PCP: Pets in dorms would help students

Lindsay Bookout

Abbi Pittman

The following is part of a Point / Counter-Point debating whether or not certain pets should be allowed in dorm rooms.

Read the counter-point here.

Lindsay BookoutMany freshmen and sophomores in transition from living at home to living at school find themselves lonely, despite being surrounded by other people in the same situation.

This is a very stressful, lonely period, and some students can find themselves isolated or overwhelmed with this change.

An animal companion might be just what many need to help them through.

I believe that certain pets should be allowed in certain dorm rooms.

Fish are already allowed, and for good reason. They’re small, don’t take up much space and are easy to care for and inexpensive to maintain.

But many small rodents and reptiles are the exact same way. They only need a clean cage, water, food and love, and they’ll thrive.

Sure, caring for a hamster or a gecko is a little more work than feeding a fish, but if a student desires a pet as a friend and companion, wouldn’t he or she be happy to put in the extra effort?

Small animals are one thing, though. Cats and dogs are a different story.

Dogs don’t make sense in a dorm room, I will admit that. They require too much space and demand too much attention for a college student – especially a freshman – to have time to handle.

But a cat is much more plausible.

In a suite-style dorm, where at least two rooms connect and share a bathroom (Living and Learning Center, Mountaineer, App Heights), I do not see the problem with having a cat is if everyone in the suite agrees.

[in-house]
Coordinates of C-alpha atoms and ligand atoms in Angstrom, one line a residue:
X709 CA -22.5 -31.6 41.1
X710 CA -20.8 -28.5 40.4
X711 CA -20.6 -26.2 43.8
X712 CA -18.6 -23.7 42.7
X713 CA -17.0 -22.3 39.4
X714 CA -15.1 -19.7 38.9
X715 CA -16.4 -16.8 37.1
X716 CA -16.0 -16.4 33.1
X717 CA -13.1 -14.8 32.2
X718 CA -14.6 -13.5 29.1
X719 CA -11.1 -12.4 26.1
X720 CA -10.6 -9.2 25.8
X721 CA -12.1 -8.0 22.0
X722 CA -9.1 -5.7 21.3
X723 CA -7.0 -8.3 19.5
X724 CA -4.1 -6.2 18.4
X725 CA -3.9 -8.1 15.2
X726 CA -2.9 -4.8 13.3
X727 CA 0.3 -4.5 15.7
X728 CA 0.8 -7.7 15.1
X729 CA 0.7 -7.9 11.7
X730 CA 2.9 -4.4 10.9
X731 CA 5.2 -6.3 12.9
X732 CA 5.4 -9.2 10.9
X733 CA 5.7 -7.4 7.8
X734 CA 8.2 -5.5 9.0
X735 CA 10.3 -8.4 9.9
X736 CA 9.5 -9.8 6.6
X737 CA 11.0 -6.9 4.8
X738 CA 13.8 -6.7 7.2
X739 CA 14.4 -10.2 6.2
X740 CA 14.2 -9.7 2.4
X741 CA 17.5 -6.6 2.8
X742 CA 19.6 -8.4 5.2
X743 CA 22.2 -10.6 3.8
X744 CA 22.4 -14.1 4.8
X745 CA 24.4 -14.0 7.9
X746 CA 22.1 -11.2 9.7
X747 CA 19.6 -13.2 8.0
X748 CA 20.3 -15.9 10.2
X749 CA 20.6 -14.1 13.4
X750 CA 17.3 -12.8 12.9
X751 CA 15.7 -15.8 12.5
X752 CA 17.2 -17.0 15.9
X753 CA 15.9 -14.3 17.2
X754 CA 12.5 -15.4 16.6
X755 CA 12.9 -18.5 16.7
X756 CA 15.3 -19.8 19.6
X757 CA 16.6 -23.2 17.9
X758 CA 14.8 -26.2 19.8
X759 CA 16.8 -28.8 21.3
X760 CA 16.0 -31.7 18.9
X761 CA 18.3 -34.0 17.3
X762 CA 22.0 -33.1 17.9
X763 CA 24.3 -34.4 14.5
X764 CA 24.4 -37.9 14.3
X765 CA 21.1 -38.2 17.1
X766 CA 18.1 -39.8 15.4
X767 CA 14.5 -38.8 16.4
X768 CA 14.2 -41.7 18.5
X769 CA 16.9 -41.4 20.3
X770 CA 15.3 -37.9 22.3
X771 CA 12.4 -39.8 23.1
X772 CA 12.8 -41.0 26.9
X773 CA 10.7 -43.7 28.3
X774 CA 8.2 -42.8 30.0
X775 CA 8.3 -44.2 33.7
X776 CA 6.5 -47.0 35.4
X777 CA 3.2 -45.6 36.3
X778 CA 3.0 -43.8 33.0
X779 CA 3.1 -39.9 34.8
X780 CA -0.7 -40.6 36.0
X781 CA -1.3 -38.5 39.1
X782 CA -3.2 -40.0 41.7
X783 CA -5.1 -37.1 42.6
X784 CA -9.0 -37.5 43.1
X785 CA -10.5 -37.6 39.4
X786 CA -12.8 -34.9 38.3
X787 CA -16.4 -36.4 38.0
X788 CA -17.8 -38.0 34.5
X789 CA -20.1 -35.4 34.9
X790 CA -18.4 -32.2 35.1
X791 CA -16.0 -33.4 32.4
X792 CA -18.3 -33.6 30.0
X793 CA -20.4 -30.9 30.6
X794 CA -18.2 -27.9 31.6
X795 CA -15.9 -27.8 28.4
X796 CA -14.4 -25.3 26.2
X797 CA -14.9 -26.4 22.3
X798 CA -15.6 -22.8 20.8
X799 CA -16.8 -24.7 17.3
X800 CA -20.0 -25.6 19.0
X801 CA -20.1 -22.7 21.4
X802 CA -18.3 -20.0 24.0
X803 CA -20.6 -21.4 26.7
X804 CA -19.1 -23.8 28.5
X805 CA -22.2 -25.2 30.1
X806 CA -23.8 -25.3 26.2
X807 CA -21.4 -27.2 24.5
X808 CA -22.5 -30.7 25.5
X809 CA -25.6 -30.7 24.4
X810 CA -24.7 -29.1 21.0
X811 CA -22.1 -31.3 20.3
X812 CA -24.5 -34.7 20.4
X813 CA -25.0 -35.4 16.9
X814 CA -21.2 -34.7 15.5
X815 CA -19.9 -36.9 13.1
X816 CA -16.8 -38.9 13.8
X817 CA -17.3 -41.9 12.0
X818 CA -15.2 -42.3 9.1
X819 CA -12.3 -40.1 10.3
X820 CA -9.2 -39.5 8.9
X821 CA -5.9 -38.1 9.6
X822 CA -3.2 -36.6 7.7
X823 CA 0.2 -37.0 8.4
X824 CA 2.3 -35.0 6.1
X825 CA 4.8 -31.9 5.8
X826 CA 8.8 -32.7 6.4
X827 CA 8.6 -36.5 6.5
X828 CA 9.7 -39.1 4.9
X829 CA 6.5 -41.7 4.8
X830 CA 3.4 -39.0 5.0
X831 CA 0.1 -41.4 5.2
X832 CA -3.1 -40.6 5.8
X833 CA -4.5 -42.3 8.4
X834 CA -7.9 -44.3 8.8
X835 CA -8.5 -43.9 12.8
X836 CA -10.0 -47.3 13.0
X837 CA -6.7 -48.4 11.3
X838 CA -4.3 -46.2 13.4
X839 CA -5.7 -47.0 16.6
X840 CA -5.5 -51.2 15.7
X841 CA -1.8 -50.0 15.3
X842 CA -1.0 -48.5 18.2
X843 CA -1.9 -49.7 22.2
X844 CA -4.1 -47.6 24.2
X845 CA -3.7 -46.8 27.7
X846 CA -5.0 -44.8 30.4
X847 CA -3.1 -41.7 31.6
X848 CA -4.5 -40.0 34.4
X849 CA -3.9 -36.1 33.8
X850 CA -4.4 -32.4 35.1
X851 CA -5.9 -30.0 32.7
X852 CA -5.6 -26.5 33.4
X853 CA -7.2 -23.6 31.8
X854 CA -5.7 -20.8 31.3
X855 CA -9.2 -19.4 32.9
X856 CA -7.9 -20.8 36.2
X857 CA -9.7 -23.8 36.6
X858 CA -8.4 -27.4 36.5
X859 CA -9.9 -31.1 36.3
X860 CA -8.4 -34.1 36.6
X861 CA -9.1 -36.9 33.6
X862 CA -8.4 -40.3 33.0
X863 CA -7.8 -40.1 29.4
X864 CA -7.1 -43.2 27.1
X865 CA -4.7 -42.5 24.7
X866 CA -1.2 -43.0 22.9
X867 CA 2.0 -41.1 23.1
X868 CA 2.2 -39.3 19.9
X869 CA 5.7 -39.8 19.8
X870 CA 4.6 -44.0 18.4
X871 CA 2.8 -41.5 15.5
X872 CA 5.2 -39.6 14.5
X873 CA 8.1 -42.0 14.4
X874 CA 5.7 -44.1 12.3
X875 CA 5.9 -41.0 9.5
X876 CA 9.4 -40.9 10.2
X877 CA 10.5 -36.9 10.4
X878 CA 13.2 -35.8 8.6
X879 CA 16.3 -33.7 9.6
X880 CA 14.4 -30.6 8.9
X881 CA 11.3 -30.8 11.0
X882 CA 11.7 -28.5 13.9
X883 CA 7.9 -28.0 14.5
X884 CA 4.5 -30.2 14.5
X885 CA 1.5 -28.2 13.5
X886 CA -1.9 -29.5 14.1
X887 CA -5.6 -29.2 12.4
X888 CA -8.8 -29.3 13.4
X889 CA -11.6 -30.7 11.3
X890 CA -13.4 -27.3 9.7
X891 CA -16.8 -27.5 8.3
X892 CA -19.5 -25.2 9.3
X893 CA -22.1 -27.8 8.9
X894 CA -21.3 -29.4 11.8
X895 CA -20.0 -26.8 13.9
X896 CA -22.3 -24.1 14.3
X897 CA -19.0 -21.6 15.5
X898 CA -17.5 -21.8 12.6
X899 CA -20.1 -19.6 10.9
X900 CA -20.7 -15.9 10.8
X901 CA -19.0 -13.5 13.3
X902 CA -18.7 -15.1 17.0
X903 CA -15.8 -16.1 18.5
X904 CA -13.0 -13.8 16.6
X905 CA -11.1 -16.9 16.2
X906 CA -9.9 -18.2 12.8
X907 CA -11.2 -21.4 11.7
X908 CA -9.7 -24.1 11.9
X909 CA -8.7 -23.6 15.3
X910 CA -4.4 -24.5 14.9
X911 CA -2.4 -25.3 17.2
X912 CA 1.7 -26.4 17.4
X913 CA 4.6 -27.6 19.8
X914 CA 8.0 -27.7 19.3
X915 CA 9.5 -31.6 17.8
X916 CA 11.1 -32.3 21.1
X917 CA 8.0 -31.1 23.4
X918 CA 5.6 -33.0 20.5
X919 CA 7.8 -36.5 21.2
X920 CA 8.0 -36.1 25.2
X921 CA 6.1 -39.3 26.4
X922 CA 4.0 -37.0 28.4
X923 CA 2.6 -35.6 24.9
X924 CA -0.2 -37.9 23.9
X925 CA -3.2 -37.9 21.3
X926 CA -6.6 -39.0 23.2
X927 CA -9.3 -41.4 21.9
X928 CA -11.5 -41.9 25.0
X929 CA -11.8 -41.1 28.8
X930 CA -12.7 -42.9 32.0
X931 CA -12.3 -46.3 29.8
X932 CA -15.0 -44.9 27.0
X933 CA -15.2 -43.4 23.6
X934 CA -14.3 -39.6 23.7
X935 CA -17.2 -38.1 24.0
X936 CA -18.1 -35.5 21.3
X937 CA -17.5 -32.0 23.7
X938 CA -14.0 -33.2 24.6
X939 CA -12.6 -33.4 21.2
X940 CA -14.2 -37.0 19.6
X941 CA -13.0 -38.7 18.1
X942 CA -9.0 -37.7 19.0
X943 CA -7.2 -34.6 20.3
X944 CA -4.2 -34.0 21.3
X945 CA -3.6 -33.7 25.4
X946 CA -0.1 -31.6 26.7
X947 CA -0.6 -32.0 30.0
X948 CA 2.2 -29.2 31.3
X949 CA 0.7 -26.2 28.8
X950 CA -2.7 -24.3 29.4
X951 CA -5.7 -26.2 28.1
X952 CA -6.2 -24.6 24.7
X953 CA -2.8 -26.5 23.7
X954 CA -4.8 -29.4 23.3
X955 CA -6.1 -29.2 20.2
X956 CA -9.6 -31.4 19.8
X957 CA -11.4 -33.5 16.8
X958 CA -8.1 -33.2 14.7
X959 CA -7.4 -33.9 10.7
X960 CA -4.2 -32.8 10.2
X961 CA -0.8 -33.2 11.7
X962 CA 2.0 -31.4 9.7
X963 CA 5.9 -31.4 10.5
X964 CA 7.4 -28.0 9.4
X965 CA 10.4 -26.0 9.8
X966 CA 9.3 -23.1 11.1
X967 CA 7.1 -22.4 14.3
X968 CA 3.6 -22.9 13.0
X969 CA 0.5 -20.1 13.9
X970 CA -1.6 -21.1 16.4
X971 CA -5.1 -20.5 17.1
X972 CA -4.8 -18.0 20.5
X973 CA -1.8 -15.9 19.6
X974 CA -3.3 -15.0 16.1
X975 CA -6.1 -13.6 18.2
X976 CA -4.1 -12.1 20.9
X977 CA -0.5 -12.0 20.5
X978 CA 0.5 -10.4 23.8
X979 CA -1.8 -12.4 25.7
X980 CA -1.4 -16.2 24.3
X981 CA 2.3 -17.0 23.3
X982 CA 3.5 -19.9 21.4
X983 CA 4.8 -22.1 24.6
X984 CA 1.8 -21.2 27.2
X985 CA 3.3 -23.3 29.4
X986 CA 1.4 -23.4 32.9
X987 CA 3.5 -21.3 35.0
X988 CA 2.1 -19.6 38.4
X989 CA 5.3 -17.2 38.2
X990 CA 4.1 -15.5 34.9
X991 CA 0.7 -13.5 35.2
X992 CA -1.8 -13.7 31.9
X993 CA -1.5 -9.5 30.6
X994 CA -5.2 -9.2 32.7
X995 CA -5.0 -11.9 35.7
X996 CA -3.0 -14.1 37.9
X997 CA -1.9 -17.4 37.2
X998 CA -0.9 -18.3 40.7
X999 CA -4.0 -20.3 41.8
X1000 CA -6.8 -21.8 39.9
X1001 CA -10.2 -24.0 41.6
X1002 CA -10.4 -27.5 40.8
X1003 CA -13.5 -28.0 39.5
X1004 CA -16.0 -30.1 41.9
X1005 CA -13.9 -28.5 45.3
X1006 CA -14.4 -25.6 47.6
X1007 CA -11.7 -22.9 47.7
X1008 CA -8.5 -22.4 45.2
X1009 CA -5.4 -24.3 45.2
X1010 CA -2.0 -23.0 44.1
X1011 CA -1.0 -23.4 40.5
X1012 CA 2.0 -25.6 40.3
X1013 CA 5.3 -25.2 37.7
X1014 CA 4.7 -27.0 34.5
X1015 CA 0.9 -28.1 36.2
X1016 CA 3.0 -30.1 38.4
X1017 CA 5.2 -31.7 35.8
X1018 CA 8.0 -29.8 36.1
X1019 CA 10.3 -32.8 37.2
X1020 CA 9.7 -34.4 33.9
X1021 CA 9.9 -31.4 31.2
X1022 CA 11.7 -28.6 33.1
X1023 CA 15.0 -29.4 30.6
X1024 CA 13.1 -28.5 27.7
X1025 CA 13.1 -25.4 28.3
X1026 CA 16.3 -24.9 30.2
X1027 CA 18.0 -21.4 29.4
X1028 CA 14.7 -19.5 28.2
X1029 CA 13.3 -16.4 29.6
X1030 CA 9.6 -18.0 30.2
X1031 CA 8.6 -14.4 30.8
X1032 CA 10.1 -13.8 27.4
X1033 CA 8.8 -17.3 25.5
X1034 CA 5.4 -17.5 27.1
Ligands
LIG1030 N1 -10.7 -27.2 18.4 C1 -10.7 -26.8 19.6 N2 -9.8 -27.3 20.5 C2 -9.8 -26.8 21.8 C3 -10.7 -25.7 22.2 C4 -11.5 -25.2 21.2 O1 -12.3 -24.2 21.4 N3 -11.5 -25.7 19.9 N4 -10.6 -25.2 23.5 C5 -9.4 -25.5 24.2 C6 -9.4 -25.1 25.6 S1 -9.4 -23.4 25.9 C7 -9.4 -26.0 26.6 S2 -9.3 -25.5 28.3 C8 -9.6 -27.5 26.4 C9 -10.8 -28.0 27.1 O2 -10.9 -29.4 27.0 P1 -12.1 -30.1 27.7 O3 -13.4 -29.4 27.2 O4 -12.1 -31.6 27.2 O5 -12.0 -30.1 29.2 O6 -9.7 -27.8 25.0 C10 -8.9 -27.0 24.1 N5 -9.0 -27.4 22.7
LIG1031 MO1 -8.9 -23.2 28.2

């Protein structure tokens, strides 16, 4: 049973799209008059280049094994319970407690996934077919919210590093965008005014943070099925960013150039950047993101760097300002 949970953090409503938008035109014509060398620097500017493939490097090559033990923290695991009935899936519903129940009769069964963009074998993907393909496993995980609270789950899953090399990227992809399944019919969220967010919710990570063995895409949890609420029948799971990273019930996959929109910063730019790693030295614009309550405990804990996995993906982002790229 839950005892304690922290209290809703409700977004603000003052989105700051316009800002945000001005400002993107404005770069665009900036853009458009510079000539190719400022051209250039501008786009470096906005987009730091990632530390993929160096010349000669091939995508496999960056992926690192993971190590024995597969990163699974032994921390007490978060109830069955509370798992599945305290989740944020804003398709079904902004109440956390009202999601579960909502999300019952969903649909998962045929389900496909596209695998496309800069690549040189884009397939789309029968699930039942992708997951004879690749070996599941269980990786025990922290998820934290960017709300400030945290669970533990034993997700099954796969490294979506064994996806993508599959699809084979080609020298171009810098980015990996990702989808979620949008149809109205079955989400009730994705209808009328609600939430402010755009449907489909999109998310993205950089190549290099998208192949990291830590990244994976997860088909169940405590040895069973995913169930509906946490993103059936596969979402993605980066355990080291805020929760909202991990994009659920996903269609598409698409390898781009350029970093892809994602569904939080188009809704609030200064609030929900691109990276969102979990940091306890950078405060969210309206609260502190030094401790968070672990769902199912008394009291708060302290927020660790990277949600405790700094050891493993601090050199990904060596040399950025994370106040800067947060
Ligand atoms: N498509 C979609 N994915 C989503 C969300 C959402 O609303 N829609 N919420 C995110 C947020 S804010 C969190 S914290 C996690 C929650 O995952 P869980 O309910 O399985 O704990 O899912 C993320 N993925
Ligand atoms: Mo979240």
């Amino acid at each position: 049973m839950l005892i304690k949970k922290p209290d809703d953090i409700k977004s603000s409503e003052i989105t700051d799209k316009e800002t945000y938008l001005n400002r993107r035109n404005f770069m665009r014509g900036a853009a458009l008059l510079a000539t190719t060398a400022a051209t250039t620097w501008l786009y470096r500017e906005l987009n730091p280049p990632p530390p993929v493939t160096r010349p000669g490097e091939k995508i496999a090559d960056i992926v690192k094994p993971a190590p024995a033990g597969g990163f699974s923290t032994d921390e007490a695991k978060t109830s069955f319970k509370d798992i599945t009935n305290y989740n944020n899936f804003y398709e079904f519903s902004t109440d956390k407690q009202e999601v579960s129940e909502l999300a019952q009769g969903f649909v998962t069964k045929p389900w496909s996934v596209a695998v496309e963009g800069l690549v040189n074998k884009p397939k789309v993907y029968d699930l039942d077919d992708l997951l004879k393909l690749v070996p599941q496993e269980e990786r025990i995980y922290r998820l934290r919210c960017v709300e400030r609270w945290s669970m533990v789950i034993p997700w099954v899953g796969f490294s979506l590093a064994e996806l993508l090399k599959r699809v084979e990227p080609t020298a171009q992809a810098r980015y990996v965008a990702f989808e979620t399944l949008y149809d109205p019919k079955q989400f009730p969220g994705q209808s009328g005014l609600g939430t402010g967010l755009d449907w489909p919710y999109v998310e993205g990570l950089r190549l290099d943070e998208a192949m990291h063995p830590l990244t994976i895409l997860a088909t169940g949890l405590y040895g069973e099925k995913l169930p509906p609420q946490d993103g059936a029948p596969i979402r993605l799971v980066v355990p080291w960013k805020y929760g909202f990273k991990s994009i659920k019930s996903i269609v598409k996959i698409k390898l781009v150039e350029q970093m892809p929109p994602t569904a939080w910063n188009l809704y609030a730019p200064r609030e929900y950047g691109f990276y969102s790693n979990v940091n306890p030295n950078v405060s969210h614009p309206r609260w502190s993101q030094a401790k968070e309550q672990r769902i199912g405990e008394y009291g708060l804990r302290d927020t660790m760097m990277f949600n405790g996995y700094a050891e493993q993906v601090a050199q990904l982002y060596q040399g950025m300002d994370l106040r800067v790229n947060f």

It would have a good amount of space between the two or more rooms and bathroom, and wouldn’t need to go outside.

Now, housing brings up the issue of allergies related to certain animal hairs moving through the vents.

This is certainly a problem, but not if the university accommodated students with pets.

Students bringing animals to college could live on separate floors of a dorm, or even in a separate dorm altogether.

Perhaps we could create a residential learning community for pet-lovers. I’m sure there would be a huge demand, and Appalachian could profit by charging an extra housing fee to students with pets (for cleanup and in case of accidents).

A hundred dollars or so might be a small price to pay to for some who need their companion at college with them.

Now, I don’t condone animals for novelty. Anyone who wants a pet must be willing to give it all the care and attention it needs.

But if students are fiscally capable of keeping their pets and know it will reduce their stress levels (as animals have been proven to do), there is no reason why Appalachian should stand in their way.

Bookout, a sophomore English and French major from Charlotte, is an intern news reporter.